Another conservation practice gaining interest that fits nicely with intensively managed family-sized farms is the use of cover crops. Cover crops are planted to grow and cover the soil between harvest and planting of the primary cash and feed crops a given farm normally grows. Cover crops cover and protect the soil from erosion and prevent nutrient runoff during otherwise fallow or open ground periods. Other objectives for using cover crops include building soil organic matter and increasing biological diversity for soil conditioning and soil health; holding onto and recycling nutrients in the root zone, thus reducing leaching losses; adding nitrogen fertility if the cover crop is a legume species; suppression of weeds that would otherwise grow; possible crop disease suppression; and providing a source of supplemental forage for harvest or grazing if needed.
One example that can be used in the upper Midwestern states is frost-seeding medium red clover into winter wheat. Winter wheat is planted in the fall. Early the following spring, red clover seed can be broadcast into the small wheat crop while freezing and thawing causes cracks on the soil surface. The clover seedlings get started but don’t take off until the wheat is harvested in mid-July. Rather than having a weedy fallow period following wheat harvest, the clover can grow, suppress weed growth and biologically fix a stable source of nitrogen available for the following year’s corn crop. The clover can also be a source of hay for livestock feed if weather conditions allow a September harvest. Alternatively, annual species such as forage radishes, oats, barley or field peas will grow rapidly when planted in late summer to provide a cover crop following harvest of wheat or short-season vegetable crops.
Another example becoming popular in the dairy state is planting winter cereal rye following harvest of corn as silage. Corn silage leaves almost no crop residue remaining on the soil surface and it is a popular place for manure to be applied. Cereal rye can grow rapidly in early fall, establishing some soil cover to protect soil and hold nutrients against rainfall and snowmelt fall through spring.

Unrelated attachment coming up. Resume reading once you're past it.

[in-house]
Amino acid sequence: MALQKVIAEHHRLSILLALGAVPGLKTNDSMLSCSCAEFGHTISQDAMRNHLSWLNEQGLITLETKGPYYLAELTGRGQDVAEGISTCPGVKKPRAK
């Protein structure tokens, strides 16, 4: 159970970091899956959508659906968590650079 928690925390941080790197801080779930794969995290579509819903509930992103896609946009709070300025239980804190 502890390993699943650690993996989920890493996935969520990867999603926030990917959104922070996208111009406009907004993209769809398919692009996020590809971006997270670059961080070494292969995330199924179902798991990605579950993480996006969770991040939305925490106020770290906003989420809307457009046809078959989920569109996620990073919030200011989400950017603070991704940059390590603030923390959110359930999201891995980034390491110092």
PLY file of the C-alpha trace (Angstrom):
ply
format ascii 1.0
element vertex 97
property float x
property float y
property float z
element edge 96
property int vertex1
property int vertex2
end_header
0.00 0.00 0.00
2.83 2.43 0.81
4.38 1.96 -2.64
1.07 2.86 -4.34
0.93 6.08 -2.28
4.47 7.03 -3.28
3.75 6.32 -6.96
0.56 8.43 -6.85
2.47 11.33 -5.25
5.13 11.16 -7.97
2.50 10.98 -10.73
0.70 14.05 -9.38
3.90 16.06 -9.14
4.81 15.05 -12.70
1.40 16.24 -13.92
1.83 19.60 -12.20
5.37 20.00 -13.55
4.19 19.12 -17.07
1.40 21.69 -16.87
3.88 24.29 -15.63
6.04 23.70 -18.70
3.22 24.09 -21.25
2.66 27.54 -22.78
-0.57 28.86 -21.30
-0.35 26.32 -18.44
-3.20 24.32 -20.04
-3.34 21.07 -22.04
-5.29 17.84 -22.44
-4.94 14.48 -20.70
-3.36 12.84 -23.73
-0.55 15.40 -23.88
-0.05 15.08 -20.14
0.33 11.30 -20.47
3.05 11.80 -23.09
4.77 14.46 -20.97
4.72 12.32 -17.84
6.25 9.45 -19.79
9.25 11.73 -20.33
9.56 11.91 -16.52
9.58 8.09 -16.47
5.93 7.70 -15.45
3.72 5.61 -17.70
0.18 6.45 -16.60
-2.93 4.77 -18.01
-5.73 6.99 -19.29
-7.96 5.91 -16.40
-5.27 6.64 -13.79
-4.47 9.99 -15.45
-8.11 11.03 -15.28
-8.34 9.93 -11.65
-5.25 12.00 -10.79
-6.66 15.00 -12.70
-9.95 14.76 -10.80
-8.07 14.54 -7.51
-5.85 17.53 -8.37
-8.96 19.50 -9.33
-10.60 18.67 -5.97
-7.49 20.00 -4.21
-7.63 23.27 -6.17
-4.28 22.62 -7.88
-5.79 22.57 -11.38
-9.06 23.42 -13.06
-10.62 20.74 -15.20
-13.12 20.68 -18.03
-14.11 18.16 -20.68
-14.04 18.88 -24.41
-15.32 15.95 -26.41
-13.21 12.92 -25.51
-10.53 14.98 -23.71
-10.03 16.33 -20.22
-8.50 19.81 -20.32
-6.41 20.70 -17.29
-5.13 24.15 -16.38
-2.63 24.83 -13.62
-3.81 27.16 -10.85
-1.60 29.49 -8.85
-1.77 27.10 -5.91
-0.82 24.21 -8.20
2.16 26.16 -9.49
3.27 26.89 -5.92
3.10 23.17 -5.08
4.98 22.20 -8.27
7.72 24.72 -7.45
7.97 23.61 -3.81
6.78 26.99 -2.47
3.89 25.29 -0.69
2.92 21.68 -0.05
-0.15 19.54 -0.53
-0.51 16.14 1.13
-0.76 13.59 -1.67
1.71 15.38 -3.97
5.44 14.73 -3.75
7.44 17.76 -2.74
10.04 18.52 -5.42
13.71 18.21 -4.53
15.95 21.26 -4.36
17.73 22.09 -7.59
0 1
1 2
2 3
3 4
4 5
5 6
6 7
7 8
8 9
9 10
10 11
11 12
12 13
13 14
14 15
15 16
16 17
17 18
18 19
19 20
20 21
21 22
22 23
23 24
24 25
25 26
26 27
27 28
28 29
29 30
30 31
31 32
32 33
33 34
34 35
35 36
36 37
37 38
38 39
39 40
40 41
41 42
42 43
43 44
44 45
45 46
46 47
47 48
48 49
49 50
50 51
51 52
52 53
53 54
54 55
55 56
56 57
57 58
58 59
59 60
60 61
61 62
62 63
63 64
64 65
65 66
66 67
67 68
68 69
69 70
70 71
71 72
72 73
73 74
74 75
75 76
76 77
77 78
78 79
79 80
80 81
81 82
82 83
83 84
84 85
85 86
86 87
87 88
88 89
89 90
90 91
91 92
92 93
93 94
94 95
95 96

To be economically beneficial, the cover crop species must be one for which affordable seed is readily available and seeding methods should be low-cost. Since they are generally planted for growth during sub-optimal times, and often with less precise planting methods, there are establishment risks. If not managed correctly, some cover crops can become weeds or hosts for insects or diseases themselves. A farmer needs to pay attention to soil-applied herbicide residues (from previous crops) and required planting intervals when planting a cover crop and/or using it for feed. There are sometimes issues associated with federal crop insurance products where use of a cover crop affects insurability of the primary, insured crop. In other words, there are economic risks and learning curves to successful adoption.
National Conference on Cover Crops and Soil Health
Fortunately, there are growing sources of information and expanding research programs to learn how to use and measure the costs and benefits associated with cover cropping practices. A National Conference on Cover Crops and Soil Health will take place this coming Tuesday and Wednesday, Feb. 18 and 19 in Omaha, Neb., where 300 invited researchers, educators, agribusiness professionals and farmers will come together to discuss obstacles to and opportunities for adoption of cover crops on U.S. farms.